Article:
Lionel

  15. Lionel says:

    Well I guess it is time to post up my solution. As you can see it is very similar to Robyn’s but with a little bit of a twist so I could cut down on the number of sums. Hope you guys found this fun and sorry for the strange formatting. I was trying to sop it wrapping :) .

    – This basically trims of the trailing 00s
    SELECT COALESCE(CONVERT(VARBINARY,
    SUBSTRING(result, 1,
    LEN(RTRIM(REPLACE(result, CHAR(0) , ‘ ‘))))), 0x)
    FROM
    (
    – This is what calculates the powersum
    SELECT CONVERT(VARBINARY, REVERSE(
    CONVERT(VARBINARY(7),
    SUM(DISTINCT (
    CASE
    WHEN col < 168 AND col >= 112
    THEN CONVERT(BIGINT, POWER(2.0, col – 112))
    ELSE 0
    END)
    ))
    +
    CONVERT(VARBINARY(7),
    SUM(DISTINCT (
    CASE
    WHEN col < 112 AND col >= 56
    THEN CONVERT(BIGINT, POWER(2.0, col – 56))
    ELSE 0
    END)
    ))
    +
    CONVERT(VARBINARY(7),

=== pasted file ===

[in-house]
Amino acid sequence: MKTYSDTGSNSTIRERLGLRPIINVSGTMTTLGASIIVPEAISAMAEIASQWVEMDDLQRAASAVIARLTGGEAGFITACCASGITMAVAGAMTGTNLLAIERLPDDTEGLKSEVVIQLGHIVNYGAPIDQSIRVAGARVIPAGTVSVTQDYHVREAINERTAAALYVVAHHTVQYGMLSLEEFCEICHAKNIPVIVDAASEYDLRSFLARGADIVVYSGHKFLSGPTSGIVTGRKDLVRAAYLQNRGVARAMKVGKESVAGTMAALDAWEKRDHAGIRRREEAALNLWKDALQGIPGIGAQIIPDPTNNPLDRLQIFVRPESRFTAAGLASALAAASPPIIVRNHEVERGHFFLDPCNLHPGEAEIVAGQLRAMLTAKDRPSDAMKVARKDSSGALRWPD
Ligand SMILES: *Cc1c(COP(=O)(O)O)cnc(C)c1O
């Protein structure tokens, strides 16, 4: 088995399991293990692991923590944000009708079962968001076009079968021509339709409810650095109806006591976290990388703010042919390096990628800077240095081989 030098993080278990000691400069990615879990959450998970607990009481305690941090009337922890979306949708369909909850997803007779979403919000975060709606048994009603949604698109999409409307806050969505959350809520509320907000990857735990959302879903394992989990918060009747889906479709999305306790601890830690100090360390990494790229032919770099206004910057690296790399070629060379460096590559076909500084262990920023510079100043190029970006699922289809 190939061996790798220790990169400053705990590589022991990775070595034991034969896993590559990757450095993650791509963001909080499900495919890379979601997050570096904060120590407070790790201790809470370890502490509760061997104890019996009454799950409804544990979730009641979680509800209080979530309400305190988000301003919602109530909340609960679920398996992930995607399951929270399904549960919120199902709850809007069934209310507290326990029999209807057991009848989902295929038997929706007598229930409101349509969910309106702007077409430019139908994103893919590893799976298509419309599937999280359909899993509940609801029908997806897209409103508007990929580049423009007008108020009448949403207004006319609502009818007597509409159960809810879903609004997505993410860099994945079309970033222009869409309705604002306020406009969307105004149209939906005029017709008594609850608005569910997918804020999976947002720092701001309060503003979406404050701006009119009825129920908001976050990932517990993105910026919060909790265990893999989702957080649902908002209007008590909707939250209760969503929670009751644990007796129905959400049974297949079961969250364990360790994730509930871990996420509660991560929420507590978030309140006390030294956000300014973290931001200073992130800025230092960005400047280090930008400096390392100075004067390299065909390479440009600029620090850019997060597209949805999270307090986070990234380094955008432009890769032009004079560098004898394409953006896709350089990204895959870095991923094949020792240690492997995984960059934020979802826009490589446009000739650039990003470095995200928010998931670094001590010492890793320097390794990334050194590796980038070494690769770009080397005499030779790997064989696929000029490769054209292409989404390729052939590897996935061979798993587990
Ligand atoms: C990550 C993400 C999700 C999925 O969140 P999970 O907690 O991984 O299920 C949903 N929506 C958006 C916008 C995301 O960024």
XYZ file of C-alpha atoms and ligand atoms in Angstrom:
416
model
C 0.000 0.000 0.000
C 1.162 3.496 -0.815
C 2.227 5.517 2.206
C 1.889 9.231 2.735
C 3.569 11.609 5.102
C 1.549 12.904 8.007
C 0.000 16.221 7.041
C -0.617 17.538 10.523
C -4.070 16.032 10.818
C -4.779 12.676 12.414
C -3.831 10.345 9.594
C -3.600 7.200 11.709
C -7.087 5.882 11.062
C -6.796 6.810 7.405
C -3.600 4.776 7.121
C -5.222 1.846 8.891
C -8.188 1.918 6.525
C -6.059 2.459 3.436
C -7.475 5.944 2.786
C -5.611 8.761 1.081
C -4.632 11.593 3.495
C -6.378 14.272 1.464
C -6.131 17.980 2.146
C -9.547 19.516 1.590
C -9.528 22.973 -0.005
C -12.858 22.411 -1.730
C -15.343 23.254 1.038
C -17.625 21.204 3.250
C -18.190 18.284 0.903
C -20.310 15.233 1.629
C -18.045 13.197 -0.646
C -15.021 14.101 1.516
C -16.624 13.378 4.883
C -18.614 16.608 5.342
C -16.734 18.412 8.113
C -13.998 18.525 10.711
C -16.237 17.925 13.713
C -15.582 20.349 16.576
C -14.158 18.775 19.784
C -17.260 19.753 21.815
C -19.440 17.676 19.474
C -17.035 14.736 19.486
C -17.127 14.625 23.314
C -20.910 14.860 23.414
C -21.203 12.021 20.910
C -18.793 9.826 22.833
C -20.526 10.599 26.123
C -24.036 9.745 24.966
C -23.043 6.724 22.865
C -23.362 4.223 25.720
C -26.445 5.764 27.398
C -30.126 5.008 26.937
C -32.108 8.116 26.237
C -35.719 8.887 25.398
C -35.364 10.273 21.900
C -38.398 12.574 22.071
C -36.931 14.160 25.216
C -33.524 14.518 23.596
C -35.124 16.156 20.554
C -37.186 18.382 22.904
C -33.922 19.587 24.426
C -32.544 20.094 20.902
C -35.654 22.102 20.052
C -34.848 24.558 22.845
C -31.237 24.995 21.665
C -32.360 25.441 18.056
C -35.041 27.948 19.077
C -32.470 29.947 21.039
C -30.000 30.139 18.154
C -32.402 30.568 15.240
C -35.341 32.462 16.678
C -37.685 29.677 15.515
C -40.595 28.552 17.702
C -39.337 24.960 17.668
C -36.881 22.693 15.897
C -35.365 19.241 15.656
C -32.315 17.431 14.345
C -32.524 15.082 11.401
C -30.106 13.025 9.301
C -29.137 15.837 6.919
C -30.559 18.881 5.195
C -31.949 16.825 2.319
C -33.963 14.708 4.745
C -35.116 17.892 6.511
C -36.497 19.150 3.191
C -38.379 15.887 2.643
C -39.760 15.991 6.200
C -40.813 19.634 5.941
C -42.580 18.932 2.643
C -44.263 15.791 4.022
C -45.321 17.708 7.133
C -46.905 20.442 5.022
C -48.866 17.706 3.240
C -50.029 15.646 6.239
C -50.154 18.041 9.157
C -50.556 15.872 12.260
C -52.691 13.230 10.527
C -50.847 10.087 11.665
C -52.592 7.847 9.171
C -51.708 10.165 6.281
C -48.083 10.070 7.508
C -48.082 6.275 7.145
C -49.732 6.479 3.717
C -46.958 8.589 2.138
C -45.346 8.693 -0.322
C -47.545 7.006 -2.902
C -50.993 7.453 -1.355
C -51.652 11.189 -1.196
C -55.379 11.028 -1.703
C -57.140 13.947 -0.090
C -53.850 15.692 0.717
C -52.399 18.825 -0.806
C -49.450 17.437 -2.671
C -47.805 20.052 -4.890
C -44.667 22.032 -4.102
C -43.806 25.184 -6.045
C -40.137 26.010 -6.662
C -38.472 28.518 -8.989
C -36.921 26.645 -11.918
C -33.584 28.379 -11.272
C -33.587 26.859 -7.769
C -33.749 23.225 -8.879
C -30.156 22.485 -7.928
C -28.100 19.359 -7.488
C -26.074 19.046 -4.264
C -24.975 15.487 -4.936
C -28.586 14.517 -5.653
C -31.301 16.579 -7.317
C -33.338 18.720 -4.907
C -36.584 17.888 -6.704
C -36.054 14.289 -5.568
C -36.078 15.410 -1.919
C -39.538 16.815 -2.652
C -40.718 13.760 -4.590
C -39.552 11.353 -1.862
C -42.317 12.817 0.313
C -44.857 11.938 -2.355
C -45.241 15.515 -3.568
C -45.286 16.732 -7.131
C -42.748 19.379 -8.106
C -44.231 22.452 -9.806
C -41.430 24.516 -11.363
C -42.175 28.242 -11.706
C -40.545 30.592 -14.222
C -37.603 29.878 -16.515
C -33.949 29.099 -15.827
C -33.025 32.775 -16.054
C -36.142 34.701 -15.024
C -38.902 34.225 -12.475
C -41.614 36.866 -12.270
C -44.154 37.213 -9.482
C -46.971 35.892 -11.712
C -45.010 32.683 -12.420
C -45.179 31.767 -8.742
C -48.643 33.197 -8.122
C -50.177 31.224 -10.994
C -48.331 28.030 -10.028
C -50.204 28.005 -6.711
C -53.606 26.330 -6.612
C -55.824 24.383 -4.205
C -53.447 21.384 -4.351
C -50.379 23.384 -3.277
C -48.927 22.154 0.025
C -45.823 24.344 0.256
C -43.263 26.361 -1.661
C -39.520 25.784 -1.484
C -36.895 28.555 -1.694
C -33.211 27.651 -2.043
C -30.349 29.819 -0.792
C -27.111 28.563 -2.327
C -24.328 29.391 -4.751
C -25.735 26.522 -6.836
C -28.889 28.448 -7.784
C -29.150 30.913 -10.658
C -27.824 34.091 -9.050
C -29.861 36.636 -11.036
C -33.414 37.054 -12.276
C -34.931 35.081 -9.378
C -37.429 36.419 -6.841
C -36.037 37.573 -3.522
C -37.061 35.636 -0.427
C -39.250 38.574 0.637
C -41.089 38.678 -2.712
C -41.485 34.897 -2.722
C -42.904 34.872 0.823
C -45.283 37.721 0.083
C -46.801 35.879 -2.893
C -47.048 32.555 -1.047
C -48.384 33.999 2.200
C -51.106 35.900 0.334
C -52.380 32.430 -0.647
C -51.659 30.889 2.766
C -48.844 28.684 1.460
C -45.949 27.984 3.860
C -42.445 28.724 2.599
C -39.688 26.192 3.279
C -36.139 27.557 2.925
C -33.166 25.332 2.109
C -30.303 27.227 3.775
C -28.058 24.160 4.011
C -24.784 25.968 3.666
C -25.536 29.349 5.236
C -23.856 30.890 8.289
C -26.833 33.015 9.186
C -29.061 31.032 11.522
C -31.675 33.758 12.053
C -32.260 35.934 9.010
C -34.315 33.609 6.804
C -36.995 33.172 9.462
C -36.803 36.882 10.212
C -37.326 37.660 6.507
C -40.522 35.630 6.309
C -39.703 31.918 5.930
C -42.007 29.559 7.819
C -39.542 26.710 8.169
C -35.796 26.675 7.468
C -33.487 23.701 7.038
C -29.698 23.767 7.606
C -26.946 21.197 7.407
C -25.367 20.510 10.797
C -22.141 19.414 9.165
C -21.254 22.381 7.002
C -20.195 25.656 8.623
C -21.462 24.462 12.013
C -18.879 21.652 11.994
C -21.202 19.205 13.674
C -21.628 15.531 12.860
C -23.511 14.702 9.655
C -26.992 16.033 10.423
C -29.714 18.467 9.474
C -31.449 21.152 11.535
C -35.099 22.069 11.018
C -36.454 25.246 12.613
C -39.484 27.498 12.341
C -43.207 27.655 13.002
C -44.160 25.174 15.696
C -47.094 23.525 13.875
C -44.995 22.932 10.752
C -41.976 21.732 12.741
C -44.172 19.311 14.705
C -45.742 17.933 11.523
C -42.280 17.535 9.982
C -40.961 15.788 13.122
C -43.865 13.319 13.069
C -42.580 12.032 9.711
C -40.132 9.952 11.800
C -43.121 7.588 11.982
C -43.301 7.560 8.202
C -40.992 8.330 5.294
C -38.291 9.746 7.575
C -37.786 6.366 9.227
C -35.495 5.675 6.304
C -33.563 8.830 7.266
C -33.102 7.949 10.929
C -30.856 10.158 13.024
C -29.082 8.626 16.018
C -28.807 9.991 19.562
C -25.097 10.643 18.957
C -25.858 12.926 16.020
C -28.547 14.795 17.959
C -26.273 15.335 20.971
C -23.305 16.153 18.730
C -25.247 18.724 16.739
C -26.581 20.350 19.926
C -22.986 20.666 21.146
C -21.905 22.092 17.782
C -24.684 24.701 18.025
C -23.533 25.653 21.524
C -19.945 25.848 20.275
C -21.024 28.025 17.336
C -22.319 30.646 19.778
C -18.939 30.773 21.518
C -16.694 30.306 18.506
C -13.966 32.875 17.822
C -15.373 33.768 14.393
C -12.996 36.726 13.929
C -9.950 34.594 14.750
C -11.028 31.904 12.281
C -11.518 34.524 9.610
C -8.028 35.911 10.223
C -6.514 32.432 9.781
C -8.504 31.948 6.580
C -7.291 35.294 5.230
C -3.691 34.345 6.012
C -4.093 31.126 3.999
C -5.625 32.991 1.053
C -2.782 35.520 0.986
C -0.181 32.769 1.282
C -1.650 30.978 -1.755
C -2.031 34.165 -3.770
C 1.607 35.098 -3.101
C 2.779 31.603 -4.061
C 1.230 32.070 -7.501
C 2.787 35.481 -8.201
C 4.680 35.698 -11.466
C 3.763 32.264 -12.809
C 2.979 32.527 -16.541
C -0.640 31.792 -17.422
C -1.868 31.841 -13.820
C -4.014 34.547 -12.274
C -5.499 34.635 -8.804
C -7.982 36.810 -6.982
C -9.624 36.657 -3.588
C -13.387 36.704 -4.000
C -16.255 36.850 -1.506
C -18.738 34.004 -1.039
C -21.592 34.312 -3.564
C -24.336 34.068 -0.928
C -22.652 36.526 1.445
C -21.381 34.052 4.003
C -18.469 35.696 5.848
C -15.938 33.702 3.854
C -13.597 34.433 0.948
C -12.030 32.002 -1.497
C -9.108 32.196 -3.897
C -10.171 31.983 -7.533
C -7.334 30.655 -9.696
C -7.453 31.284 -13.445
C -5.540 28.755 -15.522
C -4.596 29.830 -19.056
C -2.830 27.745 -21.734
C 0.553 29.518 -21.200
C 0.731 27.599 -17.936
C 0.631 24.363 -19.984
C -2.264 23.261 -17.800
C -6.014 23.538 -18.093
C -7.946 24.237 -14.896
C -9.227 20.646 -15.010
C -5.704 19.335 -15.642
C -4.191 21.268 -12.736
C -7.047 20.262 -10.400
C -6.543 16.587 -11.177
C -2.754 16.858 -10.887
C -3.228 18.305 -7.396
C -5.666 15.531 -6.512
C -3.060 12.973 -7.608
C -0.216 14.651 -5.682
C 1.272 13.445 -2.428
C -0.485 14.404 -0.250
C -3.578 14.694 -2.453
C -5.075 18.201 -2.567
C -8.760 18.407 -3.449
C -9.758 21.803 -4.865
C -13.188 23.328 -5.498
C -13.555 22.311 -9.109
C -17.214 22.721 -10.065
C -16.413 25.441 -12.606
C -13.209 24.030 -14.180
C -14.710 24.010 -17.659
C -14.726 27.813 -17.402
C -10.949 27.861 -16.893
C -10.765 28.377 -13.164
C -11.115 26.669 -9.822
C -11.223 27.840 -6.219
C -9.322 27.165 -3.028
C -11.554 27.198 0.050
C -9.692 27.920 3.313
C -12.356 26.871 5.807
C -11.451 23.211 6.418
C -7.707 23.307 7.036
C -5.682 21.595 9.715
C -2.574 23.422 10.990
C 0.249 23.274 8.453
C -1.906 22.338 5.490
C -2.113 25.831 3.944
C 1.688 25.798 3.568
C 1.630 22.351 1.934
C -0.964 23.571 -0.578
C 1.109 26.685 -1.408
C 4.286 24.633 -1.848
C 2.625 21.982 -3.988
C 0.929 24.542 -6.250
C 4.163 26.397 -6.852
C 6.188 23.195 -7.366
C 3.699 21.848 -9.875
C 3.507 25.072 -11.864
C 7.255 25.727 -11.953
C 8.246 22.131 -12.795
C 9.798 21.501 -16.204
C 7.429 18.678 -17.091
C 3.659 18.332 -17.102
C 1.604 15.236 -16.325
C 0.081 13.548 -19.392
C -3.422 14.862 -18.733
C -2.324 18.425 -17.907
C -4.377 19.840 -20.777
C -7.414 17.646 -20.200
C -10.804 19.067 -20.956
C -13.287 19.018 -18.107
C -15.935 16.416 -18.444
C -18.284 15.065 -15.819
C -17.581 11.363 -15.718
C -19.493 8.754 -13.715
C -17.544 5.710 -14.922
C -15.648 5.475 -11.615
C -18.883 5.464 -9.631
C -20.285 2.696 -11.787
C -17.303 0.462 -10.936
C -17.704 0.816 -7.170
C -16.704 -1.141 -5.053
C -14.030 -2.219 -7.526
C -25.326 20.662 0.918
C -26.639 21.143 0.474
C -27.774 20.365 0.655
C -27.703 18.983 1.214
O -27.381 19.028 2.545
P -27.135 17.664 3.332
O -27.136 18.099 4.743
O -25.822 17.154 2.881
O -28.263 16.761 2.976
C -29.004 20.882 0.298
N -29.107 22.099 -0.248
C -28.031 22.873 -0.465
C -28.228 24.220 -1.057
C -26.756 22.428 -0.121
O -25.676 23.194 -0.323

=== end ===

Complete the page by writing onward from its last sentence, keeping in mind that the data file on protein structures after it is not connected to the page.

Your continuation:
SUM(DISTINCT (
    CASE
    WHEN col < 56
    THEN CONVERT(BIGINT, POWER(2.0, col))
    ELSE 0
    END)
    ))
    )) AS result
    FROM @data
    ) PowerSum

  16. Phil Factor says:

    Hmm. Two select statements there, Lionel. Eric v3 wins, I think.

  17. Lionel says:

    Well I don’t really need the outer select :) but I didn’t really mean you couldn’t use derived tables.

    SELECT COALESCE(CONVERT(VARBINARY, LEFT(REVERSE(
    CONVERT(VARBINARY(7),
    SUM(DISTINCT (
    CASE
    WHEN col < 168 AND col >= 112
    THEN CONVERT(BIGINT, POWER(2.0, col – 112))
    ELSE 0
    END)
    ))
    +
    CONVERT(VARBINARY(7),
    SUM(DISTINCT (
    CASE
    WHEN col < 112 AND col >= 56
    THEN CONVERT(BIGINT, POWER(2.0, col – 56))
    ELSE 0
    END)
    ))
    +
    CONVERT(VARBINARY(7),
    SUM(DISTINCT (
    CASE
    WHEN col < 56
    THEN CONVERT(BIGINT, POWER(2.0, col))
    ELSE 0
    END)
    ))
    ), (MAX(col) / 8)+1)),0x) AS result
    FROM @data

  18. Phil Factor says: